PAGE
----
Some cars require a secondary line (sometimes referred to as L-Line).

M2 has two K-line channels and uses the TJA1027 transceiver to interface the 12-volt single bidirectional line from the vehicle to a 3.3V UART connection. While this part is designed for LIN, it is also K-line compatible. Here is typical interface circuit showing a channel of ISO9141/LIN connected to the UART channel of the processor.

K-line connections can be found on either the 16-pin OBD2 connector on the under-the-dash M2 or the 24-pin connector used by the under-the-hood M2.

Here is the link to the datasheet: https://www.nxp.com/docs/en/data-sheet/TJA1027.pdf

J1850

M2 supports both J1850 PWM (Pulse-width-modulation) and VPW (Variable Pulse width).

J1850 PWM is typically found in older Ford vehicles and operates at 41.6 kb/s. The bus is active when J1850+_BUS is pulled HIGH to 5V and J1850-_BUS is pulled LOW to 0V.

J1850 VPW is typically found in older GM vehicles and operates at 10.4 kb/s.

The voltage range for each protocol is different (0-7V for VPW and 0-5V for PWM). To change between the levels required for PWM and VPW variants of J1850, use this signal:

J1850_PWM_VPW (M2 board signal name "J1850_PWM_nVPW")

This signal is connected to physical pin 123 (PB8) of the SAM3X. Make this pin HIGH for PWM and LOW for VPW

The following code that will both turn on power to J1850 circuit AND set level for either PWM or VPW:

void setup() {
  pinMode(PS_J1850_9141, OUTPUT);
  pinMode(J1850_PWM_VPW, OUTPUT);

  digitalWrite(PS_J1850_9141, HIGH);  // LOW  = no power at +12V_SW/+5V_SW
                                      // HIGH = power at +12V_SW/+5V_SW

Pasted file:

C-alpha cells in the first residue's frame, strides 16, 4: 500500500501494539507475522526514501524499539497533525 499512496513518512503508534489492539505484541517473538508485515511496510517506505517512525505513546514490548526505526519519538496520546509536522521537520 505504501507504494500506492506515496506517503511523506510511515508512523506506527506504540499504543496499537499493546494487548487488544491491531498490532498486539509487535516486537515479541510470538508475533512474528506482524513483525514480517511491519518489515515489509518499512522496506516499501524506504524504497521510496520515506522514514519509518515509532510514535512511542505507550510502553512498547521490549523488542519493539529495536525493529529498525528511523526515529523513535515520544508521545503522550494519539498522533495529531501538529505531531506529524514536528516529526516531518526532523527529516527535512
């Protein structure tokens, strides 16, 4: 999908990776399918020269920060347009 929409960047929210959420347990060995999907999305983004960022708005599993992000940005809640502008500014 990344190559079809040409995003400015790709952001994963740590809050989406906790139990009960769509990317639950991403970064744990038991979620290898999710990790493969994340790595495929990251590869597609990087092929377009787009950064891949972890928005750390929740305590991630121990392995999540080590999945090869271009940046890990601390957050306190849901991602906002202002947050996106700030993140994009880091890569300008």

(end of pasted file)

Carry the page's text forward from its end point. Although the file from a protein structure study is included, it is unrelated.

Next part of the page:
digitalWrite(J1850_PWM_VPW, HIGH);       // LOW  = ~7.9v (VPW)
                                      // HIGH = ~5.9V (PWM)
}

void loop() {
}

These signals originate from the vehicle:

J1850+_BUS connects to pin 2 on the OBD2 port and is used by BOTH J1850 PWM and VPW.

J1850-_BUS connects to pin 10 on the OBD2 port and is used by J1850 PWM

These signals connect to the processor as OUTPUTS:

J1850P_TX (M2 board signal name "J1850+_TX") is an OUTPUT from the processor used for BOTH J1850 PWM and VPW. "J1850+_TX" is connected to pin 45 or PC18. This corresponds to the PWMH6 on peripheral B.

  • With J1850_PWM_VPW = HIGH (i.e. PWM mode): When this signal goes HIGH , pin 2 of the OBD2 connector is 5.5V. When this pin is LOW, pin 2 of the OBD2 connector is 0V.

  • With J1850_PWM_VPW = LOW (i.e. VPW mode): When this signal goes HIGH , pin 2 of the OBD2 connector is 7.5V. When this pin is LOW, pin 2 of the OBD2 connector is 0V.

J1850N_TX (M2 board signal name "J1850-_TX") is an OUTPUT from the processor and is used for J1850 PWM. "J1850-_TX" is connected to pin 7 or PC23. This corresponds to the PWML6 on peripheral B.

  • With J1850_PWM_VPW = HIGH (i.e. PWM mode): When this signal goes HIGH , pin 10 of the OBD2 connector is 0V. When this pin is LOW, pin 10 of the OBD2 connector is 5V.

PWMH6 and PWML6 functionality is described in section 38: Pulse Width Modulation (PWM) of the SAM3X datasheet.

These signals connect to the processor as INPUTS:

J1850_PWM_RX is an INPUT to the processor. "J1850_PWM_RX" is connected to pin 3 or PC28. This corresponds to the TIOA7 on peripheral B.

J1850_VPW_RX is an INPUT to the processor. "J1850_VPW_RX" is connected to pin 4 or PC26. This corresponds to the TIOB6 on peripheral B.

TIOB6 and TIOA7 functionality is described in section 36: Timer Counter (TC) of the SAM3X datasheet.